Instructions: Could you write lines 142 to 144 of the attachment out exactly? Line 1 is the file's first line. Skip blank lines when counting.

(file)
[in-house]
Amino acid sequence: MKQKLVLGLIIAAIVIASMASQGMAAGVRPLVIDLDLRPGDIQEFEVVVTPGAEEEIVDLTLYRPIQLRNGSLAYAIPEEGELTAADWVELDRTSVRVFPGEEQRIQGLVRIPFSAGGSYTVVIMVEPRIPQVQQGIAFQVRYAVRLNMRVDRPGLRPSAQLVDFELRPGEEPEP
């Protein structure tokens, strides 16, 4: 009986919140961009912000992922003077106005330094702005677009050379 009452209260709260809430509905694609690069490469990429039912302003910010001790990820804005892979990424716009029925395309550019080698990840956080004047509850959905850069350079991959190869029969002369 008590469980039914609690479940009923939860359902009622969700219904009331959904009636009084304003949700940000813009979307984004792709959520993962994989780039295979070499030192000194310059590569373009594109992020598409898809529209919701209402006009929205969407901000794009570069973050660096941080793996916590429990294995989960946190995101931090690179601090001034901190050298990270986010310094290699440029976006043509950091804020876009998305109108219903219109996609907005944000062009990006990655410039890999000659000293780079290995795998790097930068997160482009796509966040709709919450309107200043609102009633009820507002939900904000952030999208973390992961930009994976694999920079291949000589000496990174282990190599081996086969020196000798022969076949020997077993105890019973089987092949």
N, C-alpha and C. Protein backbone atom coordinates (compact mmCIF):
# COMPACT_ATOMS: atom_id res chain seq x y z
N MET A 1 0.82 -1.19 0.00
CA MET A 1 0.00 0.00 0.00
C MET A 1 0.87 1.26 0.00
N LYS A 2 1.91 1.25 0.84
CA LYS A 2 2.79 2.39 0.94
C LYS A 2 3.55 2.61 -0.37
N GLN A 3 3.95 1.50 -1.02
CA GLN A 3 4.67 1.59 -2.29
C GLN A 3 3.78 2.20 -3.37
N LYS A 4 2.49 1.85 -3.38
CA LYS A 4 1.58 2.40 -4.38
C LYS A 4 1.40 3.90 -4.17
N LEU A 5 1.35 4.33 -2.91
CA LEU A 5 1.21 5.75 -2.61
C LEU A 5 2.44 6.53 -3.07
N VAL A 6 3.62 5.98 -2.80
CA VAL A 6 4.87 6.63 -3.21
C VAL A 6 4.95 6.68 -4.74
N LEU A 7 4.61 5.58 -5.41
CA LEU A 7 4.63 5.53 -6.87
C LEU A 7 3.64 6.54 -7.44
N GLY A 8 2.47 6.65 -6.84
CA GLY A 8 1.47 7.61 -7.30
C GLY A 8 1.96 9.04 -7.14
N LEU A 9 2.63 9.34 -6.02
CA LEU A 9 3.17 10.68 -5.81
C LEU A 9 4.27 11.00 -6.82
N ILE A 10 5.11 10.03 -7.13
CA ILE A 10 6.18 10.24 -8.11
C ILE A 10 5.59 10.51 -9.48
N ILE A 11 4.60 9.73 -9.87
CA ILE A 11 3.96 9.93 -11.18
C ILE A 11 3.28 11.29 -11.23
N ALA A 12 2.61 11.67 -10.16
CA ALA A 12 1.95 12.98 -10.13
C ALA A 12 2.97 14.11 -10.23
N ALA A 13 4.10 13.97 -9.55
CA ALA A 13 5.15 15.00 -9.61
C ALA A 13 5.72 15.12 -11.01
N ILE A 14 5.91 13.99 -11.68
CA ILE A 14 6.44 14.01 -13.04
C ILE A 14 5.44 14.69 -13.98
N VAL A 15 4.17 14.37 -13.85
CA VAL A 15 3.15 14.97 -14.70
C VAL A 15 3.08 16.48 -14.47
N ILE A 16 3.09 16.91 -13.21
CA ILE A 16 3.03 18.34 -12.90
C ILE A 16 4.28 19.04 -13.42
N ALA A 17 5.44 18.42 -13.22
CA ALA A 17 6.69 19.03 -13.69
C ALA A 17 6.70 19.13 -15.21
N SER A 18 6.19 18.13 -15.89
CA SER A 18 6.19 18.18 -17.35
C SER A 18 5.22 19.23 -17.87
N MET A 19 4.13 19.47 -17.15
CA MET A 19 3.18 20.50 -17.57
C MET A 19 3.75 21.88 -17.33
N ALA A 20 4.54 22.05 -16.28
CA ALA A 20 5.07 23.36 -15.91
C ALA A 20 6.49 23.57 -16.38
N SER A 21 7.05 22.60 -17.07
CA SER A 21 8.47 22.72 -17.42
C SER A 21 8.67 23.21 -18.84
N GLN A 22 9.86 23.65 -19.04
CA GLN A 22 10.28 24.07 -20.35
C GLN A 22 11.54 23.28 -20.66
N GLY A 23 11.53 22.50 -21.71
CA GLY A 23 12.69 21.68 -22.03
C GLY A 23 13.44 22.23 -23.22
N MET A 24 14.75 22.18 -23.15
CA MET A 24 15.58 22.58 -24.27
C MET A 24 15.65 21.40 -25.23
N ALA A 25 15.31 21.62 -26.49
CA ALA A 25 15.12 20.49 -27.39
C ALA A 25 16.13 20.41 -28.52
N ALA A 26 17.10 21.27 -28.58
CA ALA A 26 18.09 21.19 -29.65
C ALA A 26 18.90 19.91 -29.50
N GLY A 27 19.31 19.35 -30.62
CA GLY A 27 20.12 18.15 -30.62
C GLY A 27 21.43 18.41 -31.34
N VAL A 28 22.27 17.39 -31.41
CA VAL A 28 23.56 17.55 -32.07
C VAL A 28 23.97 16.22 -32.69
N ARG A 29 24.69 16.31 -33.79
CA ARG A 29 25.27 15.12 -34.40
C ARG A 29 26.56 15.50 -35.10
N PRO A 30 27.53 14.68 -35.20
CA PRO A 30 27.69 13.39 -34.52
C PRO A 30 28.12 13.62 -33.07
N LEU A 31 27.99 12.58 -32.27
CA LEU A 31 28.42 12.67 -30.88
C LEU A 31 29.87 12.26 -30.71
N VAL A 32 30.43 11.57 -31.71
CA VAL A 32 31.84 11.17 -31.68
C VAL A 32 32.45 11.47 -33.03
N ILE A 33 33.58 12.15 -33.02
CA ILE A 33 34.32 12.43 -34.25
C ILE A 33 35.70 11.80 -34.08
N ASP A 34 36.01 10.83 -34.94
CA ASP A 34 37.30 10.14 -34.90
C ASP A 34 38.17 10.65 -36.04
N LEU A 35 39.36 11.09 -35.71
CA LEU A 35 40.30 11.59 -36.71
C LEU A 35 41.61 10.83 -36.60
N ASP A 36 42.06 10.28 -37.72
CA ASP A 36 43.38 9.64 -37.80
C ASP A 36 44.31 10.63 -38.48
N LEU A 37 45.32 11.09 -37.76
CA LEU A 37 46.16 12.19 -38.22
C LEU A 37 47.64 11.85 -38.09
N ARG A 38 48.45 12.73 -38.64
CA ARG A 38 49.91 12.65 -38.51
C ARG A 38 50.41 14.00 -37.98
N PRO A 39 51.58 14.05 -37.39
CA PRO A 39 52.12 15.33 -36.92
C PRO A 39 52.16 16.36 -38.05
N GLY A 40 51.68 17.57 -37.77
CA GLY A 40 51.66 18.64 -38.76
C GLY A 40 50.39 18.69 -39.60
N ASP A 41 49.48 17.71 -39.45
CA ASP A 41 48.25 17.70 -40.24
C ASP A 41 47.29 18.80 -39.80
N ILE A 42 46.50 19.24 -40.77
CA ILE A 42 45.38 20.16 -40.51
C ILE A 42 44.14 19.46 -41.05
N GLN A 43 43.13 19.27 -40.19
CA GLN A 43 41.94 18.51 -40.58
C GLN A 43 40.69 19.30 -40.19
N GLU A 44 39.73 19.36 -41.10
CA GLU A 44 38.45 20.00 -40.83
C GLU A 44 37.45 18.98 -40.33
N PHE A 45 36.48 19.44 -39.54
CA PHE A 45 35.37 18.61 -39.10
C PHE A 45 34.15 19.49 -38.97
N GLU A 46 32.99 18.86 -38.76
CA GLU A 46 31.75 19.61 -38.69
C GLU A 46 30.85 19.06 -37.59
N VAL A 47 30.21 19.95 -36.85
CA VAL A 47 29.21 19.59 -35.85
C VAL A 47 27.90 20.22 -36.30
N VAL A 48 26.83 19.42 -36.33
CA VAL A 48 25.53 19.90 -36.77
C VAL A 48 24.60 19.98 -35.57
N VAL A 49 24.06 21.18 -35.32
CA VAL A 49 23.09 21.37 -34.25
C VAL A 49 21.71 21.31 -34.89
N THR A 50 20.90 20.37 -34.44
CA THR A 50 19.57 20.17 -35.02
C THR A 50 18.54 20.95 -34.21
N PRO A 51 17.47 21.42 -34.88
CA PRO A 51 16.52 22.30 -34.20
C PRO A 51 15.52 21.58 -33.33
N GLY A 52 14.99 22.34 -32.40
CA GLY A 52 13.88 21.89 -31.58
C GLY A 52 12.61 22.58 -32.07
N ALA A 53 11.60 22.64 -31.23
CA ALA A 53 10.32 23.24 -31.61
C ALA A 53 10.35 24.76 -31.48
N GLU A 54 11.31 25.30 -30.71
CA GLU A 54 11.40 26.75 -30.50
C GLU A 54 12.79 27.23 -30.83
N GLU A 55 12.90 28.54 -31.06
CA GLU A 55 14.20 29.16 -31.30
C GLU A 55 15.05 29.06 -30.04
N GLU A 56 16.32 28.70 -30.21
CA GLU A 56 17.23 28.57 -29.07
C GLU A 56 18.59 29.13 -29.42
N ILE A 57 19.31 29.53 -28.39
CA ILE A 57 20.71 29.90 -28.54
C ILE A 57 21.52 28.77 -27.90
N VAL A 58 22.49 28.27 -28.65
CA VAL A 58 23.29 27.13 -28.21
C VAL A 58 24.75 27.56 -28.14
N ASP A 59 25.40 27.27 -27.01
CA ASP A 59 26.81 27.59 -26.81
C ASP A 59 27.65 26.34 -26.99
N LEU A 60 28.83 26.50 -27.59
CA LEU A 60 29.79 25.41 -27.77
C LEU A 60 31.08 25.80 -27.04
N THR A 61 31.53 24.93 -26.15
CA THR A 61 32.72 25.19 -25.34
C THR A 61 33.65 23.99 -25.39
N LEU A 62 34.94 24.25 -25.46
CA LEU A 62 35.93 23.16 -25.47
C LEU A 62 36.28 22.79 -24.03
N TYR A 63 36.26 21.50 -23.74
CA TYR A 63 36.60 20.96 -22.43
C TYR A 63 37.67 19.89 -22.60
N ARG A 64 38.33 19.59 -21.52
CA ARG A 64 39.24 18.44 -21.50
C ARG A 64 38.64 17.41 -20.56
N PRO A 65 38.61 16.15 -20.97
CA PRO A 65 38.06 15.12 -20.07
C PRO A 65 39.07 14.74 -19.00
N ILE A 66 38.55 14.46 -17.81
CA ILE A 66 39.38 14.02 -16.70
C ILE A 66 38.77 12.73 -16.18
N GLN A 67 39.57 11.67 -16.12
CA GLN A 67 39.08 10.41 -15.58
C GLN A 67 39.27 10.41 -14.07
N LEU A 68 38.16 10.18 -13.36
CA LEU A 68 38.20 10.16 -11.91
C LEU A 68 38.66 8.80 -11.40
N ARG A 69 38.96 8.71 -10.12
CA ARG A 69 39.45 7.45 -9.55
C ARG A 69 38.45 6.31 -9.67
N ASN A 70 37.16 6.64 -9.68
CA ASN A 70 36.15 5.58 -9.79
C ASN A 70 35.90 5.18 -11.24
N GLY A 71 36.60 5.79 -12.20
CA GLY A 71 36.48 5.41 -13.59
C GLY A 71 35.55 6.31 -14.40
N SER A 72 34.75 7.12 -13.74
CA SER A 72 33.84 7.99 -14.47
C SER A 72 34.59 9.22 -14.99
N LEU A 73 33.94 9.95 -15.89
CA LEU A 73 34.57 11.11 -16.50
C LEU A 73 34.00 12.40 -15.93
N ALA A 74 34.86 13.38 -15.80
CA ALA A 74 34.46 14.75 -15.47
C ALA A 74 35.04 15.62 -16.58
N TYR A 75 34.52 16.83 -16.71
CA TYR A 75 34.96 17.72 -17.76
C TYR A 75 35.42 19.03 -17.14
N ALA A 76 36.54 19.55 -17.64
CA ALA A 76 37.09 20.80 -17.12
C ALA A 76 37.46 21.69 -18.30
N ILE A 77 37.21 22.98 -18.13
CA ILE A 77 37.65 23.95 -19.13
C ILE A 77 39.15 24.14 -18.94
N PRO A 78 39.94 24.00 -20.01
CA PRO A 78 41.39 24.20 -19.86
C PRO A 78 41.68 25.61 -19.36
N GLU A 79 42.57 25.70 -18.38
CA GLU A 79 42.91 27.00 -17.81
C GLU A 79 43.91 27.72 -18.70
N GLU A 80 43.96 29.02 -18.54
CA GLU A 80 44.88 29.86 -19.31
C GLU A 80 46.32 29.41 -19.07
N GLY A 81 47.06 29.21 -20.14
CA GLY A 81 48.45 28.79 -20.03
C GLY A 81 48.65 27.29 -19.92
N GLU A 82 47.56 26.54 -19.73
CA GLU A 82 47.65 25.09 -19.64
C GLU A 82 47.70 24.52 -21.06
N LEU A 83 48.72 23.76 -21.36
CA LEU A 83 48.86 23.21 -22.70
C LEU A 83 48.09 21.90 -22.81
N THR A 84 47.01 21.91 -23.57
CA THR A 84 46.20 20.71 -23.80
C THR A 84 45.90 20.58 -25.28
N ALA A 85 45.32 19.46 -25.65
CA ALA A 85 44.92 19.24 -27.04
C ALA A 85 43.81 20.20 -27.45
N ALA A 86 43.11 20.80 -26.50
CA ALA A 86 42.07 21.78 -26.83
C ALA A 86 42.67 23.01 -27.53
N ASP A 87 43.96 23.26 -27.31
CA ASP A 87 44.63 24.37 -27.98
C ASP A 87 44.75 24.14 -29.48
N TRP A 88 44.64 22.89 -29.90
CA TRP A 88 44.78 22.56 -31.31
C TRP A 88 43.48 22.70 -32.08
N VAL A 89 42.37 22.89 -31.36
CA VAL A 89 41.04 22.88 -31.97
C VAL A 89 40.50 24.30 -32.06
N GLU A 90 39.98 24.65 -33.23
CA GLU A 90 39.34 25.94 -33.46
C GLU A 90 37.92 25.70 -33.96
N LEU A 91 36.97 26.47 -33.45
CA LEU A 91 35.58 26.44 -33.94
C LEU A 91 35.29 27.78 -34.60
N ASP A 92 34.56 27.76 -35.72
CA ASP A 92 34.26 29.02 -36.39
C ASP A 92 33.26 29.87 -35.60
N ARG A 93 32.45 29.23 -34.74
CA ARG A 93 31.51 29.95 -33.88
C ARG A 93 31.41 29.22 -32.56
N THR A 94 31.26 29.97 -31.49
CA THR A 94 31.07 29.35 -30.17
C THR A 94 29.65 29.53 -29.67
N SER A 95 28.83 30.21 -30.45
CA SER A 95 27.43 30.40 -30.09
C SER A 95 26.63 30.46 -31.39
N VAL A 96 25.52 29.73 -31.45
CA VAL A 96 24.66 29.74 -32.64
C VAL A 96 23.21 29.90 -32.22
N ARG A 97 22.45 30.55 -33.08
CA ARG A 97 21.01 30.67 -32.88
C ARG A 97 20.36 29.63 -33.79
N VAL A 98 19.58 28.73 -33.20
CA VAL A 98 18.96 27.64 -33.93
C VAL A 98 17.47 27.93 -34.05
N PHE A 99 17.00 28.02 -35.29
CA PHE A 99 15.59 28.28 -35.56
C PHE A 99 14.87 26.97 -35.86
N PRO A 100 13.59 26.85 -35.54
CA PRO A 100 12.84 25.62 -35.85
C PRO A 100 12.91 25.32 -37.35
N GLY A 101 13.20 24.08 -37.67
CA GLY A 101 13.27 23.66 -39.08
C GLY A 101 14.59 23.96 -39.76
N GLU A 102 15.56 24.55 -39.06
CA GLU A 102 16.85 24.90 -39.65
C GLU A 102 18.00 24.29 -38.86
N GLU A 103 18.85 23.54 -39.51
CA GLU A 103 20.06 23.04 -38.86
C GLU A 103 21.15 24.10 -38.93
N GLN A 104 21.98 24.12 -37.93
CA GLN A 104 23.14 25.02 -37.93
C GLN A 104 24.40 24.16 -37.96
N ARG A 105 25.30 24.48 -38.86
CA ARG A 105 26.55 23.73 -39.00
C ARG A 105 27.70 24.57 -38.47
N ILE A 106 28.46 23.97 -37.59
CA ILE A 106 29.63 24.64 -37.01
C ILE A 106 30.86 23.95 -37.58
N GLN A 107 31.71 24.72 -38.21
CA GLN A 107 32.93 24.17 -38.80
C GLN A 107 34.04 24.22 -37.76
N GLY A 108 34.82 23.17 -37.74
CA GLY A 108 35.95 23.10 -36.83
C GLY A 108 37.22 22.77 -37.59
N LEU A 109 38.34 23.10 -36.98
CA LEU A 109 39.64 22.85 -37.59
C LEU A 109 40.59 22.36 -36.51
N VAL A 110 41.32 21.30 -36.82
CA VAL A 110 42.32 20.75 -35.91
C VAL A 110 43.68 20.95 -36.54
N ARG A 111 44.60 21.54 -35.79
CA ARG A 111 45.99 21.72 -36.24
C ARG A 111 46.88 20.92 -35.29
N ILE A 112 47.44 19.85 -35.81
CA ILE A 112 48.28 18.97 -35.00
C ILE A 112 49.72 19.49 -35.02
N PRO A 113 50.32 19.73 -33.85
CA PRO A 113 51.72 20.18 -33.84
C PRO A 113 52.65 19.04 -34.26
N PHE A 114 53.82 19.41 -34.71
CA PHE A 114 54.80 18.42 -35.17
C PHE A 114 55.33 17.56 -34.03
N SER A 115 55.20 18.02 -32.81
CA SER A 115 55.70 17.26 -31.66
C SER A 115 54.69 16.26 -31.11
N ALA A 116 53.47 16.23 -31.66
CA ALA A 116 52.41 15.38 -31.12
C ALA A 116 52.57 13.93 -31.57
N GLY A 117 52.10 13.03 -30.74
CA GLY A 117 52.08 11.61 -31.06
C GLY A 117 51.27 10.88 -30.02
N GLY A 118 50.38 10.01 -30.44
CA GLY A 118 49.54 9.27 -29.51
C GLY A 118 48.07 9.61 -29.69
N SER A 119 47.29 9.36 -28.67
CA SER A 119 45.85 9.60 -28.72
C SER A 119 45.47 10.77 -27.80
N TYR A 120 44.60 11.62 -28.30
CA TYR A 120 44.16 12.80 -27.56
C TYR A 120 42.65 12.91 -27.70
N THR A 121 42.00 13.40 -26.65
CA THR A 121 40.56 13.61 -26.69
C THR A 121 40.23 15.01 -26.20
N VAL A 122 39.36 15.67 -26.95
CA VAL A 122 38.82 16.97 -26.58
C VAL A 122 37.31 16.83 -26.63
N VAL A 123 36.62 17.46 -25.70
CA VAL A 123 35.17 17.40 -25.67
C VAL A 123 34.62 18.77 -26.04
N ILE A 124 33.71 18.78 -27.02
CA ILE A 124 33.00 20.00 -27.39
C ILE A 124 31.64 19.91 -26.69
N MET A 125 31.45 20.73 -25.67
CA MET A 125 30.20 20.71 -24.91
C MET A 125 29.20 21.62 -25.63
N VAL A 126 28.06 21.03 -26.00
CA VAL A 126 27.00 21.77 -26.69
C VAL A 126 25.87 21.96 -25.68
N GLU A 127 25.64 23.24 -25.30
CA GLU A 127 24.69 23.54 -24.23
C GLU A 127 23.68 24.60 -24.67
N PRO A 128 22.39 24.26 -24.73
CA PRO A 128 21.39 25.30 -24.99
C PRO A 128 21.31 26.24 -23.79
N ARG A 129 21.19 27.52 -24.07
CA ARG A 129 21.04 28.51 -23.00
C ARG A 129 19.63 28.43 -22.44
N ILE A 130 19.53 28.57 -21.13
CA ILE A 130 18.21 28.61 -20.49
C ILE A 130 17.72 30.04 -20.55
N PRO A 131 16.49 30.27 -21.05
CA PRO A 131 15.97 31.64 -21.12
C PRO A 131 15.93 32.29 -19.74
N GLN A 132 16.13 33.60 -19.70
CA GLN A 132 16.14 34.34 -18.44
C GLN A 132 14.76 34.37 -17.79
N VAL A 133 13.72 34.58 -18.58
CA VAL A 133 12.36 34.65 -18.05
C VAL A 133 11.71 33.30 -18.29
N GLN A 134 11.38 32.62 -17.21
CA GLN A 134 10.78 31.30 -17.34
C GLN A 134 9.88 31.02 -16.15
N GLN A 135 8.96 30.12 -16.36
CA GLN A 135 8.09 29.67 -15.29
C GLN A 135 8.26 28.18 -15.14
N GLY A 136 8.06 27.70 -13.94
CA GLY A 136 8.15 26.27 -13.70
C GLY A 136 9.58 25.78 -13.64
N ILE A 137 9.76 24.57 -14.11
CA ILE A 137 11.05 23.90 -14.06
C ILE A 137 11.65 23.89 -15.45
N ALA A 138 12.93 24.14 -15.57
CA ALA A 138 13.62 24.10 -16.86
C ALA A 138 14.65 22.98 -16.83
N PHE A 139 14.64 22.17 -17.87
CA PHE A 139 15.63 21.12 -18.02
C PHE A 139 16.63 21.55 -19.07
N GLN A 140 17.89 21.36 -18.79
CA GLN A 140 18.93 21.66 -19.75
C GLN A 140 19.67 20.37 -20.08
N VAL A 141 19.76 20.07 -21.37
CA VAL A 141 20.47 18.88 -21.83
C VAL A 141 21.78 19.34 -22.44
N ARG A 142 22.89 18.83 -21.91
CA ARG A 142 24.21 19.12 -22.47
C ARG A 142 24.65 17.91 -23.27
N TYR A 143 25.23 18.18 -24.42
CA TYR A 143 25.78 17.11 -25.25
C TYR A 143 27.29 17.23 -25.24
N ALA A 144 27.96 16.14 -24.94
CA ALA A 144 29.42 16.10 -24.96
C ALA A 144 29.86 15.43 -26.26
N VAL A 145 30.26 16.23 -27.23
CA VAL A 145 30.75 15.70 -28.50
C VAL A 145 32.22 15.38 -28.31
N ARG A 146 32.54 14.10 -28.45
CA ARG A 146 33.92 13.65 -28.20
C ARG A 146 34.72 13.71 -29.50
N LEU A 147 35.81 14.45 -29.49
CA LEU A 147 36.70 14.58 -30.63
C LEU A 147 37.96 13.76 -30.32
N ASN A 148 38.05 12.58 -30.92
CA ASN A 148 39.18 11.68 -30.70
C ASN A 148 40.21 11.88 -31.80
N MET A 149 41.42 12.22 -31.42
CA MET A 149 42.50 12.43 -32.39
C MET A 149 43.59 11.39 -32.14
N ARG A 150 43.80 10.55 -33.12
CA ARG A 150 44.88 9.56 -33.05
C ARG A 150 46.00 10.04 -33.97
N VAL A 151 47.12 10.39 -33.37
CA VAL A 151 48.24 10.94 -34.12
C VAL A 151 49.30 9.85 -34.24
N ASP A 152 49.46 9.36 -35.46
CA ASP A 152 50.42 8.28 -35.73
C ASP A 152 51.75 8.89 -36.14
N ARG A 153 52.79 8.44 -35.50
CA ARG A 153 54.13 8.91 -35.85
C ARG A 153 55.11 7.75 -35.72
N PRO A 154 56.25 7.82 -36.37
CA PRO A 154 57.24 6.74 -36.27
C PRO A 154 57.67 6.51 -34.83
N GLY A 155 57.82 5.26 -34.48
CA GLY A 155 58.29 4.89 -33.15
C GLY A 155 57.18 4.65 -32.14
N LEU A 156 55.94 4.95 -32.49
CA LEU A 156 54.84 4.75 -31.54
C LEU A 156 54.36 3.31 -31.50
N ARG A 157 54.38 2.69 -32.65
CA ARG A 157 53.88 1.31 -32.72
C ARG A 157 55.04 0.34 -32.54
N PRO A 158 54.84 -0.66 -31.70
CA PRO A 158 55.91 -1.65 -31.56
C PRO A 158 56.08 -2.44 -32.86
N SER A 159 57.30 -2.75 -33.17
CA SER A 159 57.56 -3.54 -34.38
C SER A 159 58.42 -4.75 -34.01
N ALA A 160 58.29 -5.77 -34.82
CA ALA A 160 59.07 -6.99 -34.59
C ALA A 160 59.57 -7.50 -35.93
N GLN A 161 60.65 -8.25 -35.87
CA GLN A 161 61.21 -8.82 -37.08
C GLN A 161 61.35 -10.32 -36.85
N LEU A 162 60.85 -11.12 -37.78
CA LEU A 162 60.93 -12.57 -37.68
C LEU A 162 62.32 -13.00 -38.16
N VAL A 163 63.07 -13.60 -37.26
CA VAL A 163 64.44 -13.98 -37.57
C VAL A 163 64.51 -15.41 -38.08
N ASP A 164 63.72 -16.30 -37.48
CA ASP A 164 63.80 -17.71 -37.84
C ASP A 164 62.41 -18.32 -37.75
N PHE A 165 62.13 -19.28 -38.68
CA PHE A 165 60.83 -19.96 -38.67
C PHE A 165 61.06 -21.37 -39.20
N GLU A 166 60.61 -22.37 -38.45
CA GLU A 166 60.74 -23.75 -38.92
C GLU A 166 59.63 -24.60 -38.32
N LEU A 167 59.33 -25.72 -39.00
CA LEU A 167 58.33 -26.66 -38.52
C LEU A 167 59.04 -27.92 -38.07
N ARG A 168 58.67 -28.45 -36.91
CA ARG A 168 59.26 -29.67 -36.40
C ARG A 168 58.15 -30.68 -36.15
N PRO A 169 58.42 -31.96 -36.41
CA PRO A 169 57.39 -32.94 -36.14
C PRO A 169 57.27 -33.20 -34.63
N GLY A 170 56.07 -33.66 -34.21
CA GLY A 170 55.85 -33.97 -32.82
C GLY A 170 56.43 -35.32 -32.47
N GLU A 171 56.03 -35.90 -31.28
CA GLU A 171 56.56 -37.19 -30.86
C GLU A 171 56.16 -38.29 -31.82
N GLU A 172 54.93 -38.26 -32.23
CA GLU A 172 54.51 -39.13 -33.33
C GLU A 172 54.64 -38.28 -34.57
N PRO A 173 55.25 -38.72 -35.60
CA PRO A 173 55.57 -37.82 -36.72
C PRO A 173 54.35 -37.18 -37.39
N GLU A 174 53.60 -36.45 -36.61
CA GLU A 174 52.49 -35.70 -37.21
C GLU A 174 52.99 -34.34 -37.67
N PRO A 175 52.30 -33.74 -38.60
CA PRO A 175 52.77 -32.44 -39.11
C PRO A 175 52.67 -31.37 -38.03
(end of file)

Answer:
CA GLU A 46 31.75 19.61 -38.69
C GLU A 46 30.85 19.06 -37.59
N VAL A 47 30.21 19.95 -36.85